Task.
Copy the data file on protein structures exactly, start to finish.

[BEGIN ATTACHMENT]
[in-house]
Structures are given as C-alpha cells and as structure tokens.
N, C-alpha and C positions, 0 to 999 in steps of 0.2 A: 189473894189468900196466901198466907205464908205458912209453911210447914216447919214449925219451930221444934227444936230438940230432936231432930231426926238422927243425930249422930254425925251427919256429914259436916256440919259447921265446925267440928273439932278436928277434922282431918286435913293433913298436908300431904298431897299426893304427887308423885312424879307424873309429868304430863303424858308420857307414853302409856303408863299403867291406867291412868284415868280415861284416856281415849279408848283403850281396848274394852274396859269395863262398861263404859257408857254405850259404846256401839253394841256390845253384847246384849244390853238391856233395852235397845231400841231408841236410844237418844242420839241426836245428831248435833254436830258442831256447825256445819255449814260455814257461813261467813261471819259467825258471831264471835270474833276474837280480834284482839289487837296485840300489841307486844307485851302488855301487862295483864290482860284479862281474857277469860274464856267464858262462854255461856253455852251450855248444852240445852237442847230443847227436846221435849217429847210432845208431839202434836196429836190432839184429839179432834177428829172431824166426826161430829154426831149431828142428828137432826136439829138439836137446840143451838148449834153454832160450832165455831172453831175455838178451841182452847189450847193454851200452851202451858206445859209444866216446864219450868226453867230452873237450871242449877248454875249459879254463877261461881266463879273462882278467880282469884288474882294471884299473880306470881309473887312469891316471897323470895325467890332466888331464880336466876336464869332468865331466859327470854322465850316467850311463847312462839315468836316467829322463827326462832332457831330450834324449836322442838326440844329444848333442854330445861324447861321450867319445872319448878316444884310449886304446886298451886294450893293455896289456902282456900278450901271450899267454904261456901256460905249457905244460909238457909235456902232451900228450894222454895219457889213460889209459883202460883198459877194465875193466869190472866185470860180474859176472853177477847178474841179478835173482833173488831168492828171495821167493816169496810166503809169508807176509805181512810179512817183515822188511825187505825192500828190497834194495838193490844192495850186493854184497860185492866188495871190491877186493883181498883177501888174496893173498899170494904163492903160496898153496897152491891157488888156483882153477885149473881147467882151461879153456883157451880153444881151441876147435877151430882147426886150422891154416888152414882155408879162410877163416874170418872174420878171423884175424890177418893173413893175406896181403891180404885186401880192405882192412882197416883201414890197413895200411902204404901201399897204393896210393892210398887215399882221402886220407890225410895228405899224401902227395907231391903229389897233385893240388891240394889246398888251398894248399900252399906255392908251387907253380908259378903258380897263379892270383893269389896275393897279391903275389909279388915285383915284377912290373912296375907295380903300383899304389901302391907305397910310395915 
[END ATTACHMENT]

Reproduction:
[in-house]
Structures are given as C-alpha cells and as structure tokens.
N, C-alpha and C positions, 0 to 999 in steps of 0.2 A: 189473894189468900196466901198466907205464908205458912209453911210447914216447919214449925219451930221444934227444936230438940230432936231432930231426926238422927243425930249422930254425925251427919256429914259436916256440919259447921265446925267440928273439932278436928277434922282431918286435913293433913298436908300431904298431897299426893304427887308423885312424879307424873309429868304430863303424858308420857307414853302409856303408863299403867291406867291412868284415868280415861284416856281415849279408848283403850281396848274394852274396859269395863262398861263404859257408857254405850259404846256401839253394841256390845253384847246384849244390853238391856233395852235397845231400841231408841236410844237418844242420839241426836245428831248435833254436830258442831256447825256445819255449814260455814257461813261467813261471819259467825258471831264471835270474833276474837280480834284482839289487837296485840300489841307486844307485851302488855301487862295483864290482860284479862281474857277469860274464856267464858262462854255461856253455852251450855248444852240445852237442847230443847227436846221435849217429847210432845208431839202434836196429836190432839184429839179432834177428829172431824166426826161430829154426831149431828142428828137432826136439829138439836137446840143451838148449834153454832160450832165455831172453831175455838178451841182452847189450847193454851200452851202451858206445859209444866216446864219450868226453867230452873237450871242449877248454875249459879254463877261461881266463879273462882278467880282469884288474882294471884299473880306470881309473887312469891316471897323470895325467890332466888331464880336466876336464869332468865331466859327470854322465850316467850311463847312462839315468836316467829322463827326462832332457831330450834324449836322442838326440844329444848333442854330445861324447861321450867319445872319448878316444884310449886304446886298451886294450893293455896289456902282456900278450901271450899267454904261456901256460905249457905244460909238457909235456902232451900228450894222454895219457889213460889209459883202460883198459877194465875193466869190472866185470860180474859176472853177477847178474841179478835173482833173488831168492828171495821167493816169496810166503809169508807176509805181512810179512817183515822188511825187505825192500828190497834194495838193490844192495850186493854184497860185492866188495871190491877186493883181498883177501888174496893173498899170494904163492903160496898153496897152491891157488888156483882153477885149473881147467882151461879153456883157451880153444881151441876147435877151430882147426886150422891154416888152414882155408879162410877163416874170418872174420878171423884175424890177418893173413893175406896181403891180404885186401880192405882192412882197416883201414890197413895200411902204404901201399897204393896210393892210398887215399882221402886220407890225410895228405899224401902227395907231391903229389897233385893240388891240394889246398888251398894248399900252399906255392908251387907253380908259378903258380897263379892270383893269389896275393897279391903275389909279388915285383915284377912290373912296375907295380903300383899304389901302391907305397910310395915 